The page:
I cannot count the number of times I have used the now ever-present phrase "strong female character," whether it was in casual conversation, an academic paper, or a published piece of writing, including some on this very site. I even made an argument for why young male readers need books about strong female characters, but I am declaring myself officially done with the phrase. We need to stop using the term Strong Female Character, because women and girls deserve a smarter conversation than that.
Over the last few years, these three words strung together — Strong Female Character — have become convenient packaging for any girl or woman in literature who is presented to readers as anything other than a typical damsel-in-distress or supporting love interest. From Katniss Everdeen to Claire Fraser to Alina Starkov, incredible female book characters have been continually stuffed into this very narrow box labeled "strong," and put on a pedestal to be praised by everyone, from critics to consumers to authors, for breaking literary boundaries. While the increased representation of fully-fleshed female characters in books is something to applaud, and something to continue to strive towards, the way we talk about them is something we need to reconsider.
There is an infinite number of things girls and women can be, which, yes, includes "strong," but we have called this one characteristic out as being the end all, be all of our ideal female characters. When we raise it up and praise it as being groundbreaking or outside the norm, we are reinforcing the idea that women are, in general, the weaker sex, and when they display strength of any kind, whether it be emotional, physical, mental, or otherwise, they are exceptional. By using the words "strong" and "female" in succession to modify the term character, we are perpetuating the sexist belief that women are naturally weak. How often do you see the phrase "strong male character?" You probably never have, because it is implied that all men, unlike women, are strong, so are instead called out when they are sensitive or compassionate or shy, all "less than" traits that are often associated with the female sex.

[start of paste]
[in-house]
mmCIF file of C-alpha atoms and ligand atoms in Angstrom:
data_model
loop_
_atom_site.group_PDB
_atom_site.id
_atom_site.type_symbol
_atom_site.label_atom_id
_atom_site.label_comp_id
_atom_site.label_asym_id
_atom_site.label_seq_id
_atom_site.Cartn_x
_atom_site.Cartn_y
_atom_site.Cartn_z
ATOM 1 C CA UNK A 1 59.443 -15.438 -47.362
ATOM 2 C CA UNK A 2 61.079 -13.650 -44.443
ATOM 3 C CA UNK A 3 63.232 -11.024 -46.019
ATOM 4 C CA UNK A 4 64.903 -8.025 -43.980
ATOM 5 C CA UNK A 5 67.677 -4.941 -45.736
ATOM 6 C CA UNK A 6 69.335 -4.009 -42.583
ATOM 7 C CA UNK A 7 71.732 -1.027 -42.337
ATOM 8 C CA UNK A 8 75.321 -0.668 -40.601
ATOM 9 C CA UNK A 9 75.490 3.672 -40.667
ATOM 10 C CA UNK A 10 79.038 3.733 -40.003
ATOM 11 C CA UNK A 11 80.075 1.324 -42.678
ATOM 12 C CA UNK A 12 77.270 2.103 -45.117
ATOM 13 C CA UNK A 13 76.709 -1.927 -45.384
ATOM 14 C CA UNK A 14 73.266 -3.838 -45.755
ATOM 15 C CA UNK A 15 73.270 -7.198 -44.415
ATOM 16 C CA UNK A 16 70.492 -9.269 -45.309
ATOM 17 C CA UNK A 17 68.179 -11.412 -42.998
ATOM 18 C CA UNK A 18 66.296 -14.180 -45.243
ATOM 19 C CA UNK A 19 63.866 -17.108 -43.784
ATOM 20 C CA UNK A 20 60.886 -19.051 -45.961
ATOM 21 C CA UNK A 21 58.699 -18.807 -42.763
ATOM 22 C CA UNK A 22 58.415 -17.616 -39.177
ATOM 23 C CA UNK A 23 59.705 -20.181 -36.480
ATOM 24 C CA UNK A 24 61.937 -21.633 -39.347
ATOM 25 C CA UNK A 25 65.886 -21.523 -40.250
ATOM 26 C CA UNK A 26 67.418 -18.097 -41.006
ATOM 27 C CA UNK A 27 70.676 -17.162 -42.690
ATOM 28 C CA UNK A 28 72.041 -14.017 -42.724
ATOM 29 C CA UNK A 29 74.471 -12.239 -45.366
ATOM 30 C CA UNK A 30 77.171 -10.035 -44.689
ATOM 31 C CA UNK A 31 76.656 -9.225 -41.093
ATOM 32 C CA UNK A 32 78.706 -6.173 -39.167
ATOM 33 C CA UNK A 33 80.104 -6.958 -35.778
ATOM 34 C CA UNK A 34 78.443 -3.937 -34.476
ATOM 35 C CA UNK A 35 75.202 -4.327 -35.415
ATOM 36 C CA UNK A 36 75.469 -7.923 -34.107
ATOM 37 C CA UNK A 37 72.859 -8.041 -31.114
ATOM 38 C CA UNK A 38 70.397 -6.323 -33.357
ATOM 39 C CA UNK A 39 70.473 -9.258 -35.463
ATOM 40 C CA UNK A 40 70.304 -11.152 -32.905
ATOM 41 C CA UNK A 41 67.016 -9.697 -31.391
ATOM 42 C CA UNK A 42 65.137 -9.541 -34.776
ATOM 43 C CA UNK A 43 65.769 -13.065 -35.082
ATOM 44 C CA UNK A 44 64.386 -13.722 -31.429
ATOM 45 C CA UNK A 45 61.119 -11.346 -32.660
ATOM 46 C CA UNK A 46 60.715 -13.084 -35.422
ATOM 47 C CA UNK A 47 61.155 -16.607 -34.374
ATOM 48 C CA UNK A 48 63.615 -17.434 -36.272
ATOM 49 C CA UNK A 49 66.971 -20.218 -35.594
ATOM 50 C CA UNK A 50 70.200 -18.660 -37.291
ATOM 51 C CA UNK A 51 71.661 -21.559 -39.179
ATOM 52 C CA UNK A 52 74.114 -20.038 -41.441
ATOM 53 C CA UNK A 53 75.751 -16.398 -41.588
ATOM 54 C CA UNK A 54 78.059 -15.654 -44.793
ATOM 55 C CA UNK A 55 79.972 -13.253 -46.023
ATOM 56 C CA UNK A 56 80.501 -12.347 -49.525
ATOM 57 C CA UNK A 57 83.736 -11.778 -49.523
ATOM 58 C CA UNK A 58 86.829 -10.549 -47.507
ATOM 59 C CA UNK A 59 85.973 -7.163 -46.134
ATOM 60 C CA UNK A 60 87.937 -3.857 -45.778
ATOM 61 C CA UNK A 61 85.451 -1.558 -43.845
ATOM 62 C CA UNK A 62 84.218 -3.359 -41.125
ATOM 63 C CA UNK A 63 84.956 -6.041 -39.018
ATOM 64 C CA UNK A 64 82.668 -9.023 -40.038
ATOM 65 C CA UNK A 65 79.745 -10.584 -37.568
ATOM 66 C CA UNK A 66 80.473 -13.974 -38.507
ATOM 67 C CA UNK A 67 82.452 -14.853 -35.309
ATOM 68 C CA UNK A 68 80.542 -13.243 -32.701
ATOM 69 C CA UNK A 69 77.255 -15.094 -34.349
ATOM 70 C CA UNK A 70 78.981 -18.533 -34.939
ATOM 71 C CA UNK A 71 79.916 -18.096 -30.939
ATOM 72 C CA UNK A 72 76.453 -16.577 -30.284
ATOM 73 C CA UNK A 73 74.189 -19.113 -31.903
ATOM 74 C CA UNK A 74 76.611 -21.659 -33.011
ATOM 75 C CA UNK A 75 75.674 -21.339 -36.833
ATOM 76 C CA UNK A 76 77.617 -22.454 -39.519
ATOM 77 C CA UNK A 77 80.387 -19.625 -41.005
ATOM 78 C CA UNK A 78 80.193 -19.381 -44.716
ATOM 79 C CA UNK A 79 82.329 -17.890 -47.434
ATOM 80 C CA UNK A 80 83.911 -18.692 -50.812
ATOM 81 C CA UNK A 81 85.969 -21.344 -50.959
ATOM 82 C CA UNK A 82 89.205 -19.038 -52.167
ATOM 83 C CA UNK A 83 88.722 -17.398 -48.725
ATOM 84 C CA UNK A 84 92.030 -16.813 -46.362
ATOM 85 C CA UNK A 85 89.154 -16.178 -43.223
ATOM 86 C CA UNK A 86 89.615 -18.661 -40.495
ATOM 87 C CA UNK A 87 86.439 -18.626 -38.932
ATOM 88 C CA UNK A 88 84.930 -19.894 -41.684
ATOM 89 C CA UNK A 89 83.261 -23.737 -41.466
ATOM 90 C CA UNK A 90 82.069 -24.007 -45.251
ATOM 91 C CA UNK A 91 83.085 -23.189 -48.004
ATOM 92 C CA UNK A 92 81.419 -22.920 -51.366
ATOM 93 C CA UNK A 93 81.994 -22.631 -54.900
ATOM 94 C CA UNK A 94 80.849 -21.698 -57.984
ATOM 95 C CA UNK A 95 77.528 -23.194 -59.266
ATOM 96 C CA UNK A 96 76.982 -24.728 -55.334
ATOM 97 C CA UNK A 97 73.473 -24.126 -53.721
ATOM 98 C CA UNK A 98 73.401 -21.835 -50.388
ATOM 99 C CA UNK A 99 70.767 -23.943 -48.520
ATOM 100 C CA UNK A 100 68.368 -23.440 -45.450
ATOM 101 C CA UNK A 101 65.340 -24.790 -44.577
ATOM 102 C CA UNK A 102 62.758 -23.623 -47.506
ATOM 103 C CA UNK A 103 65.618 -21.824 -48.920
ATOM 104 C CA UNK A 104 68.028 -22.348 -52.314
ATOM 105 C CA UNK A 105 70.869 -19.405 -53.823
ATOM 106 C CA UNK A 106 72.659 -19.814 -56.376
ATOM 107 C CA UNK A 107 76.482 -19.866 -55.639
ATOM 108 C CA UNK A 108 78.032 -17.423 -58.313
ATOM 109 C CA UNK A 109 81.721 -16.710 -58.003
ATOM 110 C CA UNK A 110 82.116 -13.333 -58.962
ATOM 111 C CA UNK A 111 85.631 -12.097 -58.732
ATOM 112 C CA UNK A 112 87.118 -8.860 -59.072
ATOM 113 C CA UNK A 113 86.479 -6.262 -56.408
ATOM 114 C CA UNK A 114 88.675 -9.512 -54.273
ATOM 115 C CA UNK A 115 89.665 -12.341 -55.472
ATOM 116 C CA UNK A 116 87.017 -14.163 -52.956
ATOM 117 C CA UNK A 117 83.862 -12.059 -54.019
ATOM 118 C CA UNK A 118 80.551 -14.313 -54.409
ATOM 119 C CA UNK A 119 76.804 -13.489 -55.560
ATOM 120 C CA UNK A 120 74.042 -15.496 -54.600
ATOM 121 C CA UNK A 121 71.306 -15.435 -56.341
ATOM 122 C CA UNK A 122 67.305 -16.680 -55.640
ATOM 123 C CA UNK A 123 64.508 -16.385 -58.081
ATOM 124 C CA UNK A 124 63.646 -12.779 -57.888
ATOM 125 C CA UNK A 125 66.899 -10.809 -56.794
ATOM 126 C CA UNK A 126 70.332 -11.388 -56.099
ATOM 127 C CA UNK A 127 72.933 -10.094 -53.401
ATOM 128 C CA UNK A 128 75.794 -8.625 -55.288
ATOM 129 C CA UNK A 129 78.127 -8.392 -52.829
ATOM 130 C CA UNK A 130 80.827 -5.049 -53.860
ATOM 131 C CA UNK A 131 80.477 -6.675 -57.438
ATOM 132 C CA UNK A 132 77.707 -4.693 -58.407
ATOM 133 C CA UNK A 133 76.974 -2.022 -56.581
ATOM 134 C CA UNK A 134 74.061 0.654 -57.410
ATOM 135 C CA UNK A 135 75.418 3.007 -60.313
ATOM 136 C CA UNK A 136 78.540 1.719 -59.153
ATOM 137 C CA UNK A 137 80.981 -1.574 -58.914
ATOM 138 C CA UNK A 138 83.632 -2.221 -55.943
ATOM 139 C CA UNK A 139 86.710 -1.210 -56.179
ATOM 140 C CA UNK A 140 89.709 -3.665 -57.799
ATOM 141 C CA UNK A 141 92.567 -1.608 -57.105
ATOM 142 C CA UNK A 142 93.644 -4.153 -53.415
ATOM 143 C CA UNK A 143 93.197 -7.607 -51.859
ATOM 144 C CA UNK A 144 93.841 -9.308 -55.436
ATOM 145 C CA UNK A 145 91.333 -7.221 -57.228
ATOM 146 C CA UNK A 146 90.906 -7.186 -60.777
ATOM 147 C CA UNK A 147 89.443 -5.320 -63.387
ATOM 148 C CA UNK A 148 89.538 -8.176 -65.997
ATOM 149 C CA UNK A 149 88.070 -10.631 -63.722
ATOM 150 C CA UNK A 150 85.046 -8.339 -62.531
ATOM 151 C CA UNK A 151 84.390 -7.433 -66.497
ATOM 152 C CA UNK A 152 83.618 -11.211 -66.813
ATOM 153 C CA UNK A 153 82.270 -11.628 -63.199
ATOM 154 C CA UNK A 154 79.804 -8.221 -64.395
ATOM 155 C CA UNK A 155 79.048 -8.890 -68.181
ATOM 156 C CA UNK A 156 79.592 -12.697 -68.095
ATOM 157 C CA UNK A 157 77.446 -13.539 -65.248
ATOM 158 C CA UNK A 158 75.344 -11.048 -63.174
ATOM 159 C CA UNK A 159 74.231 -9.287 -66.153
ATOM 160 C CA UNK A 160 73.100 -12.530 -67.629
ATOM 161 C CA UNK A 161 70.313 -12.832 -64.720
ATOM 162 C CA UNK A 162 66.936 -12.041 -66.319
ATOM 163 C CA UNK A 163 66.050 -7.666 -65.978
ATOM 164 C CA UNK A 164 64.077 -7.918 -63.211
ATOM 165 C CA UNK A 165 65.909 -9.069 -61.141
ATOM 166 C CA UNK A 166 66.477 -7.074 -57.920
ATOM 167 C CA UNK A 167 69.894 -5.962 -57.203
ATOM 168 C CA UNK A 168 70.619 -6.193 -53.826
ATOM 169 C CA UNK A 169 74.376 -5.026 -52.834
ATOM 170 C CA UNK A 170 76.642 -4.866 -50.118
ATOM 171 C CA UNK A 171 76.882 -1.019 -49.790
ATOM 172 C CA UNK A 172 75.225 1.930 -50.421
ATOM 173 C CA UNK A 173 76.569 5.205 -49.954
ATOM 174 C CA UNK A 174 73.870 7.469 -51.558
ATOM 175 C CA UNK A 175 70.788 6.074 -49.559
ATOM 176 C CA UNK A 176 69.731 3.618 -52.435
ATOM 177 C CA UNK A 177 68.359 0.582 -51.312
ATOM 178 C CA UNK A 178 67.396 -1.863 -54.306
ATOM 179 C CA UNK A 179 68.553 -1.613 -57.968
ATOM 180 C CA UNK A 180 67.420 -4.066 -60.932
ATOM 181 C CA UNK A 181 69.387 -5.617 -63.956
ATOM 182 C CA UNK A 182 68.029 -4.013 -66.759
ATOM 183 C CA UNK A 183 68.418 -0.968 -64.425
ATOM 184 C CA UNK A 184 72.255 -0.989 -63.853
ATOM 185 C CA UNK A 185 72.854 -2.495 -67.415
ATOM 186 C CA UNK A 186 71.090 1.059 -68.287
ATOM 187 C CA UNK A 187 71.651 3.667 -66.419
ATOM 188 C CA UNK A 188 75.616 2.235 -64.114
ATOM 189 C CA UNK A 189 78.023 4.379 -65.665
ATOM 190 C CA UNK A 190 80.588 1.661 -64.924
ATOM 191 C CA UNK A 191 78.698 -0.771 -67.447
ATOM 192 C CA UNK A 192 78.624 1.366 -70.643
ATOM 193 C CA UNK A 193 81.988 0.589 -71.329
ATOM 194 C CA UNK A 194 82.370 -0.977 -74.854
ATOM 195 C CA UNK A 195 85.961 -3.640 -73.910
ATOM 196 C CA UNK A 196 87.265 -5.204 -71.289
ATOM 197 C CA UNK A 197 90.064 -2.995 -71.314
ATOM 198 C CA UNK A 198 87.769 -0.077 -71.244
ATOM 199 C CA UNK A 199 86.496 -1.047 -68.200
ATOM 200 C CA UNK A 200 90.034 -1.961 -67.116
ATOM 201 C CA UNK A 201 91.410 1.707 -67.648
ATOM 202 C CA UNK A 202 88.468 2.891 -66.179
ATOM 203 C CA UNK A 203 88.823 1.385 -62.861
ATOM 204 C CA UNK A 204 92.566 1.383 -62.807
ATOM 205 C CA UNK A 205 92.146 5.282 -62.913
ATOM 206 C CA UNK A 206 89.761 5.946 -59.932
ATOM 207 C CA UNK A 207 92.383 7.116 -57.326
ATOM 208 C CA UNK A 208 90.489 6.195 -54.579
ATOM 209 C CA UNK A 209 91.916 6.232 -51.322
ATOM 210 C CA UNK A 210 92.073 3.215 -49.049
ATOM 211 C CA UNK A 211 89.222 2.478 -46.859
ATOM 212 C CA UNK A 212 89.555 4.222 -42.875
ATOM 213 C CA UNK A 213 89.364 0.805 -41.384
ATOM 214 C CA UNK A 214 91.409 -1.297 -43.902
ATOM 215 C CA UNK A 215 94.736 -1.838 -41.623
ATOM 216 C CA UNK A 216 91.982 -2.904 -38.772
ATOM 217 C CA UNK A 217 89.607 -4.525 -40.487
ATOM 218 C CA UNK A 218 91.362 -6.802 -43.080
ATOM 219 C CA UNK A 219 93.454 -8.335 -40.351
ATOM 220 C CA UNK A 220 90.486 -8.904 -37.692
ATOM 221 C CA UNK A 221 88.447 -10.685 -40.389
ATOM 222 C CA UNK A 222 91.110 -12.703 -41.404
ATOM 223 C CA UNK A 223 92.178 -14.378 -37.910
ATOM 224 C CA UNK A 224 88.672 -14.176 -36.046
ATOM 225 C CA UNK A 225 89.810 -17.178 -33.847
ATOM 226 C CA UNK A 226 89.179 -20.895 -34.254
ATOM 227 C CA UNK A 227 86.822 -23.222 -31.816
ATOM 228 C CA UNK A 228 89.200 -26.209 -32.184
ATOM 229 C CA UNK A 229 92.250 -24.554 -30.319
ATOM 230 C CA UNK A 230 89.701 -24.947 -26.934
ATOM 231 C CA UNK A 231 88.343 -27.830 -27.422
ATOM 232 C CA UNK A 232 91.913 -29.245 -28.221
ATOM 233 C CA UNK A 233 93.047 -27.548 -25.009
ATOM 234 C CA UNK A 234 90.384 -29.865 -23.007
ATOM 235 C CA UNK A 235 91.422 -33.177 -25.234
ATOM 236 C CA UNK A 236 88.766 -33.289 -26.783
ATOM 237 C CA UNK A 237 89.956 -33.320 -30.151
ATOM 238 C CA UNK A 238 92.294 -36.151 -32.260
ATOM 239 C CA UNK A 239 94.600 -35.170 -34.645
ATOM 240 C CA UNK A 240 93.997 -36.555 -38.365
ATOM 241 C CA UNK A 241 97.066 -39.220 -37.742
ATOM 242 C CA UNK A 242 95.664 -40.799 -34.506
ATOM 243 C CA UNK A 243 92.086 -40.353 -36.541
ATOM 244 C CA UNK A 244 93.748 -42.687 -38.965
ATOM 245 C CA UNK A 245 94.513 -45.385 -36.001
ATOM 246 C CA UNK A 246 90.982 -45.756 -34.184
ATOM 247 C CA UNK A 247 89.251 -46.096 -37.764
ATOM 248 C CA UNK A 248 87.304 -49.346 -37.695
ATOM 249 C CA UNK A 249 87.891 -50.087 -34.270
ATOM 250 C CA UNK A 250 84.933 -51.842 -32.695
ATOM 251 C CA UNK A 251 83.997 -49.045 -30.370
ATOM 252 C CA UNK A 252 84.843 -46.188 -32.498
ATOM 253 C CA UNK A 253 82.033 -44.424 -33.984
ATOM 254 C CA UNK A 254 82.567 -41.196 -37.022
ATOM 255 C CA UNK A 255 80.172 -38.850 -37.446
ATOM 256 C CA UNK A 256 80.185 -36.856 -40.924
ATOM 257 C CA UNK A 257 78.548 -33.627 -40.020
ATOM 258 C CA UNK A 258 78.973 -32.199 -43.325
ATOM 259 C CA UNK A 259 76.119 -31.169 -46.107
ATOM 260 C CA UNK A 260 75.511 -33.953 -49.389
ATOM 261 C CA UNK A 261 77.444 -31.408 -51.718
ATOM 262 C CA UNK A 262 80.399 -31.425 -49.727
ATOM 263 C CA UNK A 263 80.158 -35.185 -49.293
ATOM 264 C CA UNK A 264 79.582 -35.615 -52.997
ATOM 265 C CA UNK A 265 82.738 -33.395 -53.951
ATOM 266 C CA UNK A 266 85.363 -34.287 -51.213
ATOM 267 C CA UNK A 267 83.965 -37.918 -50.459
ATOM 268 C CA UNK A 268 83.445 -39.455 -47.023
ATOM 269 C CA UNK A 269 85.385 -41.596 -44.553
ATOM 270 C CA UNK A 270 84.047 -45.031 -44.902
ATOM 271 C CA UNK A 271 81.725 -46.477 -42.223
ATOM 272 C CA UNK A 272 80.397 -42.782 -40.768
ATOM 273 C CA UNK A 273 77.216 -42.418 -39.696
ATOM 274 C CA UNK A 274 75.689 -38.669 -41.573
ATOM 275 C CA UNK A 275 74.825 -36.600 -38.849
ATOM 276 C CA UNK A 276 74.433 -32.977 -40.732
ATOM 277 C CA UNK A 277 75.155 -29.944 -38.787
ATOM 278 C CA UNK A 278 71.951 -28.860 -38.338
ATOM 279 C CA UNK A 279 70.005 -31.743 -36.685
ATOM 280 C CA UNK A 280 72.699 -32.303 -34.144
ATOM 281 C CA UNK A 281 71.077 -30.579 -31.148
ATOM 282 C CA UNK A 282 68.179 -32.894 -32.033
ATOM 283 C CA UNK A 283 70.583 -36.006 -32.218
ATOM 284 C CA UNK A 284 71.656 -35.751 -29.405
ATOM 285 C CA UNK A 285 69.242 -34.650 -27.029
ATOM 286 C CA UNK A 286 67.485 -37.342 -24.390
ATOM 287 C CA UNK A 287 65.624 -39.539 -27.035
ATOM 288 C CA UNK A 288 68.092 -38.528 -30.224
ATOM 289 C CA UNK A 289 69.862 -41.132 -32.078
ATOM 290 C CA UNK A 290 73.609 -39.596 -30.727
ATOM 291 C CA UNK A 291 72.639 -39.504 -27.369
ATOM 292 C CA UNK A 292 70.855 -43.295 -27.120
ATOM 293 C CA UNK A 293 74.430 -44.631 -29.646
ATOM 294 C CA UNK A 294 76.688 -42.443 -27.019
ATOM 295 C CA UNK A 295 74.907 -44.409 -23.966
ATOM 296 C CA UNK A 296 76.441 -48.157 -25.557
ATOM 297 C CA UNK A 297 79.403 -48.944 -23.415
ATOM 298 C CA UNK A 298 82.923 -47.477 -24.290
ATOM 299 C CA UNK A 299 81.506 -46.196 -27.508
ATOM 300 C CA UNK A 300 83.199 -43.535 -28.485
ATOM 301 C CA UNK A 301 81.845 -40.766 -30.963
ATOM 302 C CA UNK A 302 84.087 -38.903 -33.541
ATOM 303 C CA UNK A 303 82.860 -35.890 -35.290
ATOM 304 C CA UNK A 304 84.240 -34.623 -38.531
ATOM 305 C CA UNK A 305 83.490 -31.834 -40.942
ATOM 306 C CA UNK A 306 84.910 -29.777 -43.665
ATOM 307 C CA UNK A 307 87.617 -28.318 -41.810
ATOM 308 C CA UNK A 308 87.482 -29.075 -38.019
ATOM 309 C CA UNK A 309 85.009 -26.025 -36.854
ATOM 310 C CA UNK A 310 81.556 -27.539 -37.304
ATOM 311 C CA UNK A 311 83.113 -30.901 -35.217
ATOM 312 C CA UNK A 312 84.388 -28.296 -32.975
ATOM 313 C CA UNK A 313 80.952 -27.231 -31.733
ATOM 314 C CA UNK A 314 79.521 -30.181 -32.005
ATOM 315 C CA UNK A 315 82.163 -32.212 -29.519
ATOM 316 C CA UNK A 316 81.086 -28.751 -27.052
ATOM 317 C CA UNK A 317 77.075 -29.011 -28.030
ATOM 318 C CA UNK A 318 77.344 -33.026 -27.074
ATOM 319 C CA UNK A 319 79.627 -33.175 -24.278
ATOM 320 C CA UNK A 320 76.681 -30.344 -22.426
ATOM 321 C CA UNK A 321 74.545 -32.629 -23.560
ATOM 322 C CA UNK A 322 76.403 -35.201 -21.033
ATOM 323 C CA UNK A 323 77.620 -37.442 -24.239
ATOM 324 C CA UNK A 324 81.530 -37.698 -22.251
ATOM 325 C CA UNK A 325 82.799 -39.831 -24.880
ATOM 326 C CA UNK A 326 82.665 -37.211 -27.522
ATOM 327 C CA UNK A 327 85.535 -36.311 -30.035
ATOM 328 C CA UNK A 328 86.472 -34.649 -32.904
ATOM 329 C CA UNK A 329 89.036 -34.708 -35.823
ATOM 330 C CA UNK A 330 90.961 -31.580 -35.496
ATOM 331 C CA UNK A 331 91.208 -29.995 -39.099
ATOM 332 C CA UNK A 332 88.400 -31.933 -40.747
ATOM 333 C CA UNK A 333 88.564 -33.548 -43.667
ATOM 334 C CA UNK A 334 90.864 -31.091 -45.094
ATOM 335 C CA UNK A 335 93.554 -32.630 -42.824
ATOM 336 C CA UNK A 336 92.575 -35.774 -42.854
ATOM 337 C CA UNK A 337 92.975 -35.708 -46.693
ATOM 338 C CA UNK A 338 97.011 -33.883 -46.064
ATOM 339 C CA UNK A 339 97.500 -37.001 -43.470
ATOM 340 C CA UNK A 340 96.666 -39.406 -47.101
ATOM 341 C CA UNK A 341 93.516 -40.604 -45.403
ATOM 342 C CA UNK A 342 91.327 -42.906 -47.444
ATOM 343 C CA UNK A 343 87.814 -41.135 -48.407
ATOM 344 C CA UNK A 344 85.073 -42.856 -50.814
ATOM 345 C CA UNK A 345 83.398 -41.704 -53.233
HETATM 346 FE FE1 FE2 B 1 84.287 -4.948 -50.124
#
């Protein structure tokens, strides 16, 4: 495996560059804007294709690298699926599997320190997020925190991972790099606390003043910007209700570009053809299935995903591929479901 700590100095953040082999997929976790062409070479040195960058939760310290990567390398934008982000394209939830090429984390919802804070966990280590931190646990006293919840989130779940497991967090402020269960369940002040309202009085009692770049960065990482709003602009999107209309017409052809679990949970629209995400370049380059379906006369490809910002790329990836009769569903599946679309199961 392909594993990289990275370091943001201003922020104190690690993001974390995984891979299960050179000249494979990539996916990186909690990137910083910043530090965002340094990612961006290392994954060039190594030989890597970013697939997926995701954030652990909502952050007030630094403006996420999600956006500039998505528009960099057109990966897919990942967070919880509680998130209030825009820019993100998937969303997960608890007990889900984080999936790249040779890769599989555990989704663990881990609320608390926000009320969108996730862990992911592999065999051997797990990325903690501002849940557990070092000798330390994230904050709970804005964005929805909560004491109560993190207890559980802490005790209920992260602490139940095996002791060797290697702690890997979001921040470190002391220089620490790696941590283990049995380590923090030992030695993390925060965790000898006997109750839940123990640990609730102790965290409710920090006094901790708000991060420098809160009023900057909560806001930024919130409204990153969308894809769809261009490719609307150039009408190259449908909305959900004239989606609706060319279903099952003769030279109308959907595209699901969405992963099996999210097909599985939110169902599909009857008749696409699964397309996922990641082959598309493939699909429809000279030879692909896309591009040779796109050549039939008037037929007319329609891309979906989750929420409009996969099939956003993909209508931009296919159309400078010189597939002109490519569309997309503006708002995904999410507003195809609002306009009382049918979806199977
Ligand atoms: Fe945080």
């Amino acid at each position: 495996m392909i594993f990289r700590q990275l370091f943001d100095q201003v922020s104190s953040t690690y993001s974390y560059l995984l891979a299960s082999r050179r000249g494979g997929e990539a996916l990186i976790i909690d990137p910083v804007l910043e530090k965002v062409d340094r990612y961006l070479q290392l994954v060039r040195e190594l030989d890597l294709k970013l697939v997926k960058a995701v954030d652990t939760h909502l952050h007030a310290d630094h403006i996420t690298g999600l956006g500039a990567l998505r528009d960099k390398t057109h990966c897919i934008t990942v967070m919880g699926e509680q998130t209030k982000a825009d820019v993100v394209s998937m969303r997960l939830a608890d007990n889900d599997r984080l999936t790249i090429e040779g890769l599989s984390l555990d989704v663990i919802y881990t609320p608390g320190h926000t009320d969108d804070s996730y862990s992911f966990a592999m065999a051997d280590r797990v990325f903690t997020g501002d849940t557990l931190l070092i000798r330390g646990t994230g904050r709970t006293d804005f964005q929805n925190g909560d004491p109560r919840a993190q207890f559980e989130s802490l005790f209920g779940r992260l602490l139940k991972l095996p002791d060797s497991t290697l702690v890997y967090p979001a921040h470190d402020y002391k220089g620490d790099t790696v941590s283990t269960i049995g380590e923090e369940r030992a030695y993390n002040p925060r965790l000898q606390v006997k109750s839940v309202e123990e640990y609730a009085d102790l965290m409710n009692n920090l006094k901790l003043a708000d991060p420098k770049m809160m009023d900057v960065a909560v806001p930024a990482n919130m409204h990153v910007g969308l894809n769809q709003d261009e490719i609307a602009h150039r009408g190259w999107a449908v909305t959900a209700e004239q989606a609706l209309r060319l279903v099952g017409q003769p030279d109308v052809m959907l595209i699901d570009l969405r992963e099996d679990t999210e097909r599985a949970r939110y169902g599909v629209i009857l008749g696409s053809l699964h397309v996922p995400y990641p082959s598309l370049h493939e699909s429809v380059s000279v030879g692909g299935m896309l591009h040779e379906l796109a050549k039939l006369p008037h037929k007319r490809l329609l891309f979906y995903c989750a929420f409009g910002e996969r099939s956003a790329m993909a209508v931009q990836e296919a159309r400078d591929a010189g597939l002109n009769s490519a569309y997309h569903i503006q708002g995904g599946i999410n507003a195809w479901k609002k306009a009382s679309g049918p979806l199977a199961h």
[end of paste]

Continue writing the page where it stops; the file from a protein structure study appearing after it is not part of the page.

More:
I am not arguing that strong female characters don't exist, nor am I trying to convince anyone that when they do, they are a bad thing. What I am trying to say is that the label Strong Female Character isn't, and shouldn't be, the only option. Women and girls deserve to see the unlimited possibilities of their gender, from the quick and cunning to the steadfast and studious to the brave and daring. We also deserve to be able to talk about those possibilities without being confined to a narrow set of expectations for what a "good" female character should be called.
Jane Austen has written inspiring heroines young women have gravitated to for over 200 years, but is Elizabeth Bennet really a strong female character, as she is so commonly referred to in modern conversations about her role as a feminist figure in literature, or is she just more fully fleshed out than so many other leading ladies? She is smart and independent, selfless and compassionate, stubborn and steadfast for sure, but strong doesn't seem to fit into her actual behavioral characteristics. Sure, she shows emotional maturity and strength for her family throughout the novel, but by limiting her description to a typical Strong Female Character, we're stunting any conversations about the complex nature of her character, the pros and cons of other traits, and the many meanings of strength itself.
The term Strong Female Character has become an umbrella under which all well-written female characters fall, a placeholder for when we mean a female character is fully developed, complex, multi-dimensional. When we say Strong Female Character, what we really mean is someone who is more than a love interest, more than a plot device to move along a male character's story, more than just a one-dimensional sketch of what a girl or woman is assumed to be. We mean a complicated character with many different strengths and her own set of weaknesses, someone with complex motivations and real character development.
It's time we stop settling for Strong Female Characters, and start demanding what we actually want: more heroines in literature. Readers deserve full-fleshed out, diverse, and relatable female characters who are so much more than "strong," whatever that means. Instead of demanding strength from the girls and women in our books, we should expect complexity. Realness. Kindness. Drive. Ambition. We should expect them to have healthy relationships with other women, real-life flaws we can relate to, and complicated story lines that don't revolve around men. Let's require equal representation in books, so that all kinds of women are showcased, so all narratives are explored, not just the strong ones.
It's about time we bury Strong Female Characters, once and for all, because women are so much more than that.
Images: Lionsgate; Giphy (2)